A doctor in isolation at Bellevue Hospital in Manhattan has tested positive for the Ebola virus, officials announced just moments ago.
The 33-year-old physician, employed at Columbia Presbyterian Hospital, developed a fever, nausea, pain and fatigue Wednesday night, city officials said. On Thursday morning, he was taken to Bellevue Hospital in Manhattan for testing. The doctor, who returned from West Africa about 10 days ago, has been identified as Craig Spencer.
A press conference is expected at any moment. Until then, here are the details we know at this point:
High risk travel history
Spencer recently returned from Guinea, one of the West African countries currently battling an Ebola outbreak. He was working with the humanitarian group Doctors Without Borders, which has been at the forefront of the fight against Ebola in West Africa. Officials said today that Spencer traveled through Brussels, Belgium, and arrived at JFK Airport on Oct. 17.
Doctors Without Borders released a statement confirming that the physician had just arrived in the US from West Africa and was “engaged in regular health monitoring.” Columbia Presbyterian Hospital said the doctor was “a dedicated humanitarian” who went to “an area of medical crisis to help a desperately underserved population.” They described Spencer as “a committed and responsible physician who always puts his patients first.”
The doctor did not isolate himself
It appears that Spencer did not quarantine himself following his return, city officials said. The physician took a car service – Uber – to a bowling alley in Brooklyn on Wednesday night, according to officials. Authorities have quarantined his girlfriend, with whom he had contact with as recently as this morning.
However, according to his employer (Columbia Presbyterian), “he has not been to work at our hospital and has not seen any patients at our hospital since his return from overseas.”
Mild symptoms developed several days ago
Spencer began feeling “generally unwell” a couple of days ago, officials reported earlier today, but his symptoms were reportedly not severe enough to raise alarm, so he did not report them.
The doctor reported his symptoms on Thursday morning
Spencer’s symptoms worsened on Thursday morning, when he took his temperature and registered a fever of 103 degrees. At that point, Spencer reported his symptoms to Doctors Without Borders. The case came to light after the New York Fire Department received a call shortly before noon Thursday about a sick person in Manhattan. The patient was then taken to Bellevue.
The physician was placed in isolation within two hours
The New York City Health Department said a special ambulance unit transported a patient suffering from a fever and gastrointestinal symptoms to Bellevue Hospital. Spencer was placed in isolation at Bellevue Hospital within two hours of his initial phone call.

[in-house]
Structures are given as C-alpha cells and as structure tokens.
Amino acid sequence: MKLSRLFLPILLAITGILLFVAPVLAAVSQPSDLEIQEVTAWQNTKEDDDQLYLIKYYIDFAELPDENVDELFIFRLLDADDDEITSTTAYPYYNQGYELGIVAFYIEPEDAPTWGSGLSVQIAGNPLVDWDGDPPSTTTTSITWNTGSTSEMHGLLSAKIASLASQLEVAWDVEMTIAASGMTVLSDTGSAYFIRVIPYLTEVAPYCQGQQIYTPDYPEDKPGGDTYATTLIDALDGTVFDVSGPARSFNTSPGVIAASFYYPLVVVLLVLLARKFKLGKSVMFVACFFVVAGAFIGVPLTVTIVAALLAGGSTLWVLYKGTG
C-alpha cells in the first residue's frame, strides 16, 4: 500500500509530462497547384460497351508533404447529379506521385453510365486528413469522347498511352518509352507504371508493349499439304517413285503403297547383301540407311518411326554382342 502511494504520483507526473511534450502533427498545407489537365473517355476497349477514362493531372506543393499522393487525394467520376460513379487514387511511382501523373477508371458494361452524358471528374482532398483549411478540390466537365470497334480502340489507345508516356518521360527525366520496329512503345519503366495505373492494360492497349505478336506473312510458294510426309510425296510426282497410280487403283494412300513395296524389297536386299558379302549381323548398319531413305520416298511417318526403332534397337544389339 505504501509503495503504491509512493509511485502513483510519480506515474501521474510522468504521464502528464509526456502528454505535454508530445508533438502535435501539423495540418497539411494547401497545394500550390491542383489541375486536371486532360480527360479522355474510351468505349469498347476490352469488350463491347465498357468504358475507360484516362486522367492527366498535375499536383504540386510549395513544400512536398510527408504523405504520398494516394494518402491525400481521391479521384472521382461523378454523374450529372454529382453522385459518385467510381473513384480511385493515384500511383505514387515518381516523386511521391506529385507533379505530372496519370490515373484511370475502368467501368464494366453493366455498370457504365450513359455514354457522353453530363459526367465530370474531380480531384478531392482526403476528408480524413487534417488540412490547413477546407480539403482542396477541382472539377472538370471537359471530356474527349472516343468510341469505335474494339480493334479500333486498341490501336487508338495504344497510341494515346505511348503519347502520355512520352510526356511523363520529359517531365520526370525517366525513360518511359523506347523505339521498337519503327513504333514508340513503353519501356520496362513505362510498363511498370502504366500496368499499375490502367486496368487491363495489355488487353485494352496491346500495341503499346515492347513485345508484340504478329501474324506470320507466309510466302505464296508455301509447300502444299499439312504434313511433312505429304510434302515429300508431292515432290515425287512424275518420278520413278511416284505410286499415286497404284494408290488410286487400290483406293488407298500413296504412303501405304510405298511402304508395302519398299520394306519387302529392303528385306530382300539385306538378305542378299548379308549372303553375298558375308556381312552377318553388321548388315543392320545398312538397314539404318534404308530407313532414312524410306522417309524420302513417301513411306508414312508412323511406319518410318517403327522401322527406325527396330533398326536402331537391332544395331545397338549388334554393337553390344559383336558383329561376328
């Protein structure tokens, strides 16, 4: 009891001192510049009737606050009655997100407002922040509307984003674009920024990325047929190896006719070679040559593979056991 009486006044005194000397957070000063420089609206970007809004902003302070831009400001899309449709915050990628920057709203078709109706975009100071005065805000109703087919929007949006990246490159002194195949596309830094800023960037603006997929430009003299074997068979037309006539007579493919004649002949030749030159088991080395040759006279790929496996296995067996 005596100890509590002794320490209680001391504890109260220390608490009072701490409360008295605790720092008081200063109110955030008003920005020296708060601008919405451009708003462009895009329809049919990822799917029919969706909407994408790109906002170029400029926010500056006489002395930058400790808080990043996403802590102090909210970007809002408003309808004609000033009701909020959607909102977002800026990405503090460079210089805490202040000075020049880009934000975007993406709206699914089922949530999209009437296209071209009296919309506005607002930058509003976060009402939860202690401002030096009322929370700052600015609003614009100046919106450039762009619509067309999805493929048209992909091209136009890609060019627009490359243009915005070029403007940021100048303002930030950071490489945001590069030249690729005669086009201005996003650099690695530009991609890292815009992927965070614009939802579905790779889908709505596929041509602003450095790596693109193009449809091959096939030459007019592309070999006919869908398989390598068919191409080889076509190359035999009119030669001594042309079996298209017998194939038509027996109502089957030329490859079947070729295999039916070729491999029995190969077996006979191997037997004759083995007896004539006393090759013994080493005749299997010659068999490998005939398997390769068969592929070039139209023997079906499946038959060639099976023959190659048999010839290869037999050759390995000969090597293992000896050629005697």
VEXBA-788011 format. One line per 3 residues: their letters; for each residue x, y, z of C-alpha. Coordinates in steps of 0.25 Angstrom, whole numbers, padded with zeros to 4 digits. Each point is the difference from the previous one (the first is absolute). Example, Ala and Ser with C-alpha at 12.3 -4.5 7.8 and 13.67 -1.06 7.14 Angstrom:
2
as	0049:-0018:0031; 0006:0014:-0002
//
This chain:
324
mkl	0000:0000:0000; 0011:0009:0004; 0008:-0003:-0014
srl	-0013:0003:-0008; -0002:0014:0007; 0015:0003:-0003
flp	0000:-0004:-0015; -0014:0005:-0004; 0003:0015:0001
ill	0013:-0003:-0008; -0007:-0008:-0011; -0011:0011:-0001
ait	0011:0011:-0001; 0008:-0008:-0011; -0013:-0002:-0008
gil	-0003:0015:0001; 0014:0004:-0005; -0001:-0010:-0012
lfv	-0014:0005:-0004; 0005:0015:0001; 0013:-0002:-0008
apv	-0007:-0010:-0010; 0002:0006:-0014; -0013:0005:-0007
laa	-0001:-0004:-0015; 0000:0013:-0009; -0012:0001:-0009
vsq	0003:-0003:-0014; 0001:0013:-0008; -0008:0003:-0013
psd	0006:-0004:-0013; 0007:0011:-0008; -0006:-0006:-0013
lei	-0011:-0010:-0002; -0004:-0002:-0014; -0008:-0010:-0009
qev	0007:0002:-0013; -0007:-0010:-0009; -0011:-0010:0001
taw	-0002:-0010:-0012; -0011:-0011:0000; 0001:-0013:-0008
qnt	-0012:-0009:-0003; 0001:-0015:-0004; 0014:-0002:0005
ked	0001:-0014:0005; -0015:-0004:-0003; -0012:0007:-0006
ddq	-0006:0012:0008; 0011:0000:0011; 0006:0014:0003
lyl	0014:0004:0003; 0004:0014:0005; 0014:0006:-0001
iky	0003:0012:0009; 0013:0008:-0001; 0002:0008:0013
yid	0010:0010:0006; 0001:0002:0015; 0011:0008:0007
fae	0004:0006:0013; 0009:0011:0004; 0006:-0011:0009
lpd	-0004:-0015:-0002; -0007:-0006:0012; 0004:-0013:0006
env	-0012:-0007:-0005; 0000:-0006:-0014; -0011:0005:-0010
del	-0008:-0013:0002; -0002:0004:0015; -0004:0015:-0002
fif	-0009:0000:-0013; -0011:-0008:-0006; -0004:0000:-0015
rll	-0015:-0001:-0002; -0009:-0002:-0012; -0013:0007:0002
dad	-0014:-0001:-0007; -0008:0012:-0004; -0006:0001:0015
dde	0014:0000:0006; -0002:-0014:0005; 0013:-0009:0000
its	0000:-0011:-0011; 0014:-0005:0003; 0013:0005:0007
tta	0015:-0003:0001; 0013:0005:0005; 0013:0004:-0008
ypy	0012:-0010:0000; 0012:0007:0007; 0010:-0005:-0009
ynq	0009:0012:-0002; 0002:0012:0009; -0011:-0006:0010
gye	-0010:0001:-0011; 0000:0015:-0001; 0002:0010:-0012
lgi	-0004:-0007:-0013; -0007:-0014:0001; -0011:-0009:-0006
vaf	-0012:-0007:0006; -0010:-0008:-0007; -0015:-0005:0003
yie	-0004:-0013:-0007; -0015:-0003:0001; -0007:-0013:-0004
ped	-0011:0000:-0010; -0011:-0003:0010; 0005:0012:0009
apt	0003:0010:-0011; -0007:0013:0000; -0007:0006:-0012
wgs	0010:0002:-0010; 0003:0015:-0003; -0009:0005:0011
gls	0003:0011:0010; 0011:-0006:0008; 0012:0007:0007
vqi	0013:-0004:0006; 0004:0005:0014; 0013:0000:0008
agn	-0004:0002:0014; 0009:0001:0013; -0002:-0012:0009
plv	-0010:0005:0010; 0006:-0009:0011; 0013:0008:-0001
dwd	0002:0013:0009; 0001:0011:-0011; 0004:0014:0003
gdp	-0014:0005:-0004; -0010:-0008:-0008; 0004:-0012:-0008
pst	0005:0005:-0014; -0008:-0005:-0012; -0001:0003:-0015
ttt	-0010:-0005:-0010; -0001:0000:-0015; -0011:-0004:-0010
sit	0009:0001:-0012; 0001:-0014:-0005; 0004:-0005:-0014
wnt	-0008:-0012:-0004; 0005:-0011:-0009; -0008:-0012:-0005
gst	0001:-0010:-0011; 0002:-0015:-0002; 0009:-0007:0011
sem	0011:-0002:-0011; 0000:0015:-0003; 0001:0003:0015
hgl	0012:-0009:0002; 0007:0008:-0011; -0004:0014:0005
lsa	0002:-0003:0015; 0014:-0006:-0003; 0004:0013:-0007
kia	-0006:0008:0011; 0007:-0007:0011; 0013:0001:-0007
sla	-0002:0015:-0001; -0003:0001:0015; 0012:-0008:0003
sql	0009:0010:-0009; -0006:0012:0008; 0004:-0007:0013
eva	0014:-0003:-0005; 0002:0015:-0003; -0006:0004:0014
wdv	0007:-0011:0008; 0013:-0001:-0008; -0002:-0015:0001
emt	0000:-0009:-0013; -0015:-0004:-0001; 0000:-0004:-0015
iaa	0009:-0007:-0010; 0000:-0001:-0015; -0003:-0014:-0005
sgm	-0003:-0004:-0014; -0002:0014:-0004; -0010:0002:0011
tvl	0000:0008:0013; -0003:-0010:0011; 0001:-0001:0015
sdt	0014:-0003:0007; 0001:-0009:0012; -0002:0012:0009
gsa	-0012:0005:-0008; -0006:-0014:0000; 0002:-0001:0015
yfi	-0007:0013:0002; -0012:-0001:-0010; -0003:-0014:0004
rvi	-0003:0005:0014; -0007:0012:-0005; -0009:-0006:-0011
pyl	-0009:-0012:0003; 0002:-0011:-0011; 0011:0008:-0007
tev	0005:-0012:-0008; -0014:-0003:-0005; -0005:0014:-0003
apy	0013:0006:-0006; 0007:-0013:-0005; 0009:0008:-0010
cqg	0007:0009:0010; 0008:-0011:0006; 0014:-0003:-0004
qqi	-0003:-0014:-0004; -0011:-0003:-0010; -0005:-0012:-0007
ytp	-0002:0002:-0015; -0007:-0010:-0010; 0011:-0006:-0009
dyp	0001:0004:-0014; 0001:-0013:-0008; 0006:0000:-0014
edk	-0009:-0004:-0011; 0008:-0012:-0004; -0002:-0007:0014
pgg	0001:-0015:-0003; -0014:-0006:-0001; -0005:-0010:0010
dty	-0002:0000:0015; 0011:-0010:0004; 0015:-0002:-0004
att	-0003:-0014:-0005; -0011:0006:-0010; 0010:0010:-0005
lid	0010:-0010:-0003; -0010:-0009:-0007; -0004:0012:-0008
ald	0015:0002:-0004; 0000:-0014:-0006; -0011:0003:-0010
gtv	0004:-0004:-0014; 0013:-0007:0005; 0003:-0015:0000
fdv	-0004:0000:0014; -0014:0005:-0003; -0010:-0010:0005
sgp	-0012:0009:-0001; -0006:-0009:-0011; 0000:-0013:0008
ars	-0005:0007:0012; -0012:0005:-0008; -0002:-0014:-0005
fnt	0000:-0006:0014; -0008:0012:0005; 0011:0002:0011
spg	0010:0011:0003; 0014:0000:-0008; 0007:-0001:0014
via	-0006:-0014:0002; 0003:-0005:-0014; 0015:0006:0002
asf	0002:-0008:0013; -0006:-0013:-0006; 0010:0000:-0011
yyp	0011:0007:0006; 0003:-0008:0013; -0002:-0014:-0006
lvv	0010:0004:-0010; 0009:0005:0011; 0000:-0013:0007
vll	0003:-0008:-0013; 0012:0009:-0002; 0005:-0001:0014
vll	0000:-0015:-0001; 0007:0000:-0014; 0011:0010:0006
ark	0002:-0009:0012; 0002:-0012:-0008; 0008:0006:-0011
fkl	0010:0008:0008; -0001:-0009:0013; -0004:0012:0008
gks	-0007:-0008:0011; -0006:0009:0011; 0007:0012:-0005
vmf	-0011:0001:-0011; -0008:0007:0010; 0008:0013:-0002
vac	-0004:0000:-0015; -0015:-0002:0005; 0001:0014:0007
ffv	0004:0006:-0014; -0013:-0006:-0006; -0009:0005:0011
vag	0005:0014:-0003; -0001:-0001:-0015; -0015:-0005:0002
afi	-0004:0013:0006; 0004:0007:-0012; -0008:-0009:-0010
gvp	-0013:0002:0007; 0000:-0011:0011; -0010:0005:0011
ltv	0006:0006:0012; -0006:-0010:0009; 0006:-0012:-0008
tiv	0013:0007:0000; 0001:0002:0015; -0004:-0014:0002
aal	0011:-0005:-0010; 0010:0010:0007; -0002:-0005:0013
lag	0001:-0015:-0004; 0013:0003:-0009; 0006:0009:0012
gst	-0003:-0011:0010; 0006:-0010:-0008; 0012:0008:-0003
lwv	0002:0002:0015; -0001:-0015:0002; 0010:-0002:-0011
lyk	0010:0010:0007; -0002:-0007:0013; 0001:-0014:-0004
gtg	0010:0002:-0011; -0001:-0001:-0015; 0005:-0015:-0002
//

Bellevue Hospital is well-equipped for Ebola
Bellevue Hospital is one of the eight hospitals statewide that Gov. Andrew Cuomo designated earlier this month as part of an Ebola preparedness plan. The hospital is designated for the “isolation, identification and treatment of potential Ebola patients” in the city, the health department said in a statement. Hospital employees have undergone extensive training to ensure that the facility would be prepared should they receive an Ebola patient. They have also gone through unannounced drills in which actors posing as Ebola patients were sent to the hospital to test their response.
‘Disease detectives’ already working on contact tracing
Officials treated the case as a probable Ebola diagnosis even before it was confirmed, giving them a head start on infection control activities. “[B]eginning today (Thursday), the Health Department’s team of disease detectives immediately began to actively trace all of the patient’s contacts to identify anyone who may be at potential risk,” the health department said statement.
CDC is mobilizing a team of specialists
Federal officials said today that the Centers for Disease Control and Prevention would be sending a team of specialists to New York City on Thursday evening. The team – made up of experts in epidemiology, infection control, and communications – will assist local officials with contact tracing and other infection control and monitoring activities.
Risk to public remains low
Although Spencer did not isolate himself, the risk to the general public still remains low. Ebola is spread by direct contact with the bodily fluids of an infected person — not through casual contact. “The chances of the average New Yorker contracting Ebola are extremely slim,” the health department said.